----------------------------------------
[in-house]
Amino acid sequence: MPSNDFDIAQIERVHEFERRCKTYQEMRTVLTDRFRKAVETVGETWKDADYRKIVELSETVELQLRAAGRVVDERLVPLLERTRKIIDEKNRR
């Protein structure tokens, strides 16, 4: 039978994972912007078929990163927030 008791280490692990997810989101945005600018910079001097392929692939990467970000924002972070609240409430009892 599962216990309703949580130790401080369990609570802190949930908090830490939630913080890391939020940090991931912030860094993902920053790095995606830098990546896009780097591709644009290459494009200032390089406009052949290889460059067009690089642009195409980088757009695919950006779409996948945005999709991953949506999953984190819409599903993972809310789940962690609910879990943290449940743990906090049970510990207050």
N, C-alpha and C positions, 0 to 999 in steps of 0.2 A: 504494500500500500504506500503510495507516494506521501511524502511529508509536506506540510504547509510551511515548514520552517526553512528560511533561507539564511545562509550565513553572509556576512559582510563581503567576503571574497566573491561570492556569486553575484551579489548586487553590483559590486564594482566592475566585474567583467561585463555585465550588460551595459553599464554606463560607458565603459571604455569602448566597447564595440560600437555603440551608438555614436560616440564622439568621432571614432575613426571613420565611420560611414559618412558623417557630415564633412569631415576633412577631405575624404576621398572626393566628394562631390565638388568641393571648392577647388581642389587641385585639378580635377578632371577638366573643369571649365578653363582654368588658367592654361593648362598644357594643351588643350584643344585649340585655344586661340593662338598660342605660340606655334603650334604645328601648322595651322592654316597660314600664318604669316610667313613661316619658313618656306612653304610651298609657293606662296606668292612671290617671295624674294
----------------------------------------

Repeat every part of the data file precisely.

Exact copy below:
[in-house]
Amino acid sequence: MPSNDFDIAQIERVHEFERRCKTYQEMRTVLTDRFRKAVETVGETWKDADYRKIVELSETVELQLRAAGRVVDERLVPLLERTRKIIDEKNRR
């Protein structure tokens, strides 16, 4: 039978994972912007078929990163927030 008791280490692990997810989101945005600018910079001097392929692939990467970000924002972070609240409430009892 599962216990309703949580130790401080369990609570802190949930908090830490939630913080890391939020940090991931912030860094993902920053790095995606830098990546896009780097591709644009290459494009200032390089406009052949290889460059067009690089642009195409980088757009695919950006779409996948945005999709991953949506999953984190819409599903993972809310789940962690609910879990943290449940743990906090049970510990207050």
N, C-alpha and C positions, 0 to 999 in steps of 0.2 A: 504494500500500500504506500503510495507516494506521501511524502511529508509536506506540510504547509510551511515548514520552517526553512528560511533561507539564511545562509550565513553572509556576512559582510563581503567576503571574497566573491561570492556569486553575484551579489548586487553590483559590486564594482566592475566585474567583467561585463555585465550588460551595459553599464554606463560607458565603459571604455569602448566597447564595440560600437555603440551608438555614436560616440564622439568621432571614432575613426571613420565611420560611414559618412558623417557630415564633412569631415576633412577631405575624404576621398572626393566628394562631390565638388568641393571648392577647388581642389587641385585639378580635377578632371577638366573643369571649365578653363582654368588658367592654361593648362598644357594643351588643350584643344585649340585655344586661340593662338598660342605660340606655334603650334604645328601648322595651322592654316597660314600664318604669316610667313613661316619658313618656306612653304610651298609657293606662296606668292612671290617671295624674294